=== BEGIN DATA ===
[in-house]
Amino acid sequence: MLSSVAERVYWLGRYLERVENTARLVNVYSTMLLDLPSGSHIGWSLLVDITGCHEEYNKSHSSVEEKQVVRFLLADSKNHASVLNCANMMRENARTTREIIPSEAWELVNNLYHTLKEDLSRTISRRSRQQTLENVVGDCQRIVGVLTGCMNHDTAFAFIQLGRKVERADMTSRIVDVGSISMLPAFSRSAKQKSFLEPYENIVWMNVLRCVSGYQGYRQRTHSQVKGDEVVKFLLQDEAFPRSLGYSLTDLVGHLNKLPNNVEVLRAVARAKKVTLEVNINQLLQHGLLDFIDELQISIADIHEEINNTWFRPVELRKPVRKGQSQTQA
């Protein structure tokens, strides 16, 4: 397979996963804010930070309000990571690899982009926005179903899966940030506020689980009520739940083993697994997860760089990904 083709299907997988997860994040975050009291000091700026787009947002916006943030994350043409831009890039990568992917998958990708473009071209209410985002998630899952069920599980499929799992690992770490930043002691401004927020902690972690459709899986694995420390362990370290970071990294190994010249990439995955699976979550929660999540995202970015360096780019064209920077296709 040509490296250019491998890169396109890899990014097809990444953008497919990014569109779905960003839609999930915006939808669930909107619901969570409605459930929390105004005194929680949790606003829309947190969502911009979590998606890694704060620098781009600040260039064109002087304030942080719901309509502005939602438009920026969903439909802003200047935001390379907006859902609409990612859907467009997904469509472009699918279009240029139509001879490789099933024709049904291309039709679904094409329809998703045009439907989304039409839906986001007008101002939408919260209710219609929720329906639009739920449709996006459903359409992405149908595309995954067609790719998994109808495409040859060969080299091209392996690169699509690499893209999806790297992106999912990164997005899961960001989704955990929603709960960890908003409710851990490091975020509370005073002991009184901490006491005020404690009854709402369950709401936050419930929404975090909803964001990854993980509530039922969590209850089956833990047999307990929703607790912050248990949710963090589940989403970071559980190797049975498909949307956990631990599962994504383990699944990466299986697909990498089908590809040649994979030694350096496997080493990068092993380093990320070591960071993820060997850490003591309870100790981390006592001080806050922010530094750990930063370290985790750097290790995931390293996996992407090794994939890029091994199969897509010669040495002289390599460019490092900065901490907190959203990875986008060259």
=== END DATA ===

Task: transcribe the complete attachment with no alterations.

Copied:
[in-house]
Amino acid sequence: MLSSVAERVYWLGRYLERVENTARLVNVYSTMLLDLPSGSHIGWSLLVDITGCHEEYNKSHSSVEEKQVVRFLLADSKNHASVLNCANMMRENARTTREIIPSEAWELVNNLYHTLKEDLSRTISRRSRQQTLENVVGDCQRIVGVLTGCMNHDTAFAFIQLGRKVERADMTSRIVDVGSISMLPAFSRSAKQKSFLEPYENIVWMNVLRCVSGYQGYRQRTHSQVKGDEVVKFLLQDEAFPRSLGYSLTDLVGHLNKLPNNVEVLRAVARAKKVTLEVNINQLLQHGLLDFIDELQISIADIHEEINNTWFRPVELRKPVRKGQSQTQA
């Protein structure tokens, strides 16, 4: 397979996963804010930070309000990571690899982009926005179903899966940030506020689980009520739940083993697994997860760089990904 083709299907997988997860994040975050009291000091700026787009947002916006943030994350043409831009890039990568992917998958990708473009071209209410985002998630899952069920599980499929799992690992770490930043002691401004927020902690972690459709899986694995420390362990370290970071990294190994010249990439995955699976979550929660999540995202970015360096780019064209920077296709 040509490296250019491998890169396109890899990014097809990444953008497919990014569109779905960003839609999930915006939808669930909107619901969570409605459930929390105004005194929680949790606003829309947190969502911009979590998606890694704060620098781009600040260039064109002087304030942080719901309509502005939602438009920026969903439909802003200047935001390379907006859902609409990612859907467009997904469509472009699918279009240029139509001879490789099933024709049904291309039709679904094409329809998703045009439907989304039409839906986001007008101002939408919260209710219609929720329906639009739920449709996006459903359409992405149908595309995954067609790719998994109808495409040859060969080299091209392996690169699509690499893209999806790297992106999912990164997005899961960001989704955990929603709960960890908003409710851990490091975020509370005073002991009184901490006491005020404690009854709402369950709401936050419930929404975090909803964001990854993980509530039922969590209850089956833990047999307990929703607790912050248990949710963090589940989403970071559980190797049975498909949307956990631990599962994504383990699944990466299986697909990498089908590809040649994979030694350096496997080493990068092993380093990320070591960071993820060997850490003591309870100790981390006592001080806050922010530094750990930063370290985790750097290790995931390293996996992407090794994939890029091994199969897509010669040495002289390599460019490092900065901490907190959203990875986008060259």